Food labelling - what you must show
You must show the following information:
- the name of the food
- a ‘best before’ or ‘use by’ date (or instructions on where to find it)
- any necessary warnings
- net quantity information
- a list of ingredients (if there is more than 1)
- the name and address of the UK business responsible for the information on the food or, if the business is not established in the UK, the name and address of the importer
- the country of origin, if required
- the lot number or use-by date
- any special storage conditions
- instructions for use or cooking, if necessary
The rules for what you must show on food labels will change from 1 January 2021 for some food and drink products.
You must put the net quantity in grams, kilograms, millilitres or litres on the label of:
- packaged food over 5g or 5ml
- packaged herbs and spices
Solid foods packed in a liquid (or an ice glaze) must show the drained net weight.
The net quantity must be close enough to the name of the food that you can see all this information at the same time. This also applies to the alcoholic strength for alcoholic drinks.
You do not have to show the weight or volume on foods sold by number, for example 2 bread rolls, provided that you can clearly see the number of items inside the packaging.
Using the ℮ mark
If you put the ℮ mark on the label you can export your product to a European Economic Area (EEA) country without having to meet weights and measures requirements of that country.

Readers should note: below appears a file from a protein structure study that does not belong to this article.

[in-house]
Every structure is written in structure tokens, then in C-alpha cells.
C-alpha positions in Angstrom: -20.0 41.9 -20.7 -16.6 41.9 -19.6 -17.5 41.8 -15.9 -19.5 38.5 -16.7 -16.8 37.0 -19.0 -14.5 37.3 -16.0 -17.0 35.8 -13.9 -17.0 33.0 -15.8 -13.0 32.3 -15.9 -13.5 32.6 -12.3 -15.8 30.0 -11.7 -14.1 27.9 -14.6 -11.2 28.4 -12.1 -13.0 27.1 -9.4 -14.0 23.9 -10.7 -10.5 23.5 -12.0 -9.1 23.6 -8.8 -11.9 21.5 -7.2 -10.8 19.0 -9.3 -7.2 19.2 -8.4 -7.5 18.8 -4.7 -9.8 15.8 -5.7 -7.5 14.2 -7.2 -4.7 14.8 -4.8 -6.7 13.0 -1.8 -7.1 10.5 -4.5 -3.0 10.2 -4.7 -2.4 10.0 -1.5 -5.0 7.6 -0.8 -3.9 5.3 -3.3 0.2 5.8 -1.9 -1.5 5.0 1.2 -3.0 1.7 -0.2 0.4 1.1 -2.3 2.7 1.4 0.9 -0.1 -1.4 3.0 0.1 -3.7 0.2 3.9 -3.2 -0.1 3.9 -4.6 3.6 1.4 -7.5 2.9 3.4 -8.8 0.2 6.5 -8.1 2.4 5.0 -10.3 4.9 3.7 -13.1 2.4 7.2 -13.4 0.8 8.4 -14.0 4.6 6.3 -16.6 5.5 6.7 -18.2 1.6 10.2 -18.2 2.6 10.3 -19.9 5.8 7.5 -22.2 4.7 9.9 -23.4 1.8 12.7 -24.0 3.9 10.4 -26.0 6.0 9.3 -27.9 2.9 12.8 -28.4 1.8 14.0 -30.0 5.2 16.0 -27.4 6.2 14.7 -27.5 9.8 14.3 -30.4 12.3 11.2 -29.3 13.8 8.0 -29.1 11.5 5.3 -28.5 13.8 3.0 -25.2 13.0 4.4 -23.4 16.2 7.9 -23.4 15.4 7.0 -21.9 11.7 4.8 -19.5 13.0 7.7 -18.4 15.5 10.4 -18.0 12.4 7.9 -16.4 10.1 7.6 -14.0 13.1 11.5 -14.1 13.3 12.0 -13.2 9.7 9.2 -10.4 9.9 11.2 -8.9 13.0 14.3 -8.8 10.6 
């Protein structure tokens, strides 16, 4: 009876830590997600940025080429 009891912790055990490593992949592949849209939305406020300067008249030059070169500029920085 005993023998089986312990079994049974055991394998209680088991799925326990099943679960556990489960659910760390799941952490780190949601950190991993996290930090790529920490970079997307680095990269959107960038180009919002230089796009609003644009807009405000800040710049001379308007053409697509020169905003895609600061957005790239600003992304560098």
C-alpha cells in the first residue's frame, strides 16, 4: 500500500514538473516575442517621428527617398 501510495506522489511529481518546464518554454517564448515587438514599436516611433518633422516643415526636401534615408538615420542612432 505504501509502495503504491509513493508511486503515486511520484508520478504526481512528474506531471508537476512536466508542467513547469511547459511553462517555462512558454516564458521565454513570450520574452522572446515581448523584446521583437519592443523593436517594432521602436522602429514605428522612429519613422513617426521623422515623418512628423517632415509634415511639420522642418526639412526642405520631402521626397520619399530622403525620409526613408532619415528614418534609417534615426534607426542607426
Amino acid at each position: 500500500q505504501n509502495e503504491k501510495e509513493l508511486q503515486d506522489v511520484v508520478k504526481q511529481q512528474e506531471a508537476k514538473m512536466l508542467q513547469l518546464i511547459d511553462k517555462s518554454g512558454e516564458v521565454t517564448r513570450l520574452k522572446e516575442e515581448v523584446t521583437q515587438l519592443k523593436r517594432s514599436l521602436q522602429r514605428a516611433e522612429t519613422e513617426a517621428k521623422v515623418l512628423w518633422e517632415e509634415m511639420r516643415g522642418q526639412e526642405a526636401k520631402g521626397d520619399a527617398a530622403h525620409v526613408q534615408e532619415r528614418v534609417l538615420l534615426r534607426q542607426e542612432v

Information you may have to show
You must also show these if they apply to your product:
- a warning for drinks with an alcohol content above 1.2%
- a warning if the product contains GM ingredients, unless their presence is accidental and 0.9% or less
- a warning if the product has been irradiated
- the words ‘packaged in a protective atmosphere’ if the food is packaged using a packaging gas
Country of origin
You must show the country of origin for:
- beef, veal, lamb, mutton, pork, goat and poultry
- fish and shellfish
- olive oil
- fruit and vegetables imported from outside the EU
You can label certain food from EU countries and from the UK as ‘origin EU’. Check the rules for when to label food with its country of origin.
You must also show the country of origin if customers might be misled without this information, for example if the label for a pizza shows the leaning tower of Pisa but the pizza is made in the UK.
Special rules for some products
There are special rules about what you have to show on the label if you supply any of the following:
- bottled water
- bread and flour
- cocoa and chocolate products
- fats and oils
- fruit juices and nectars
- jams and preserves
- meat and meat products
- milk and milk products
- soluble coffee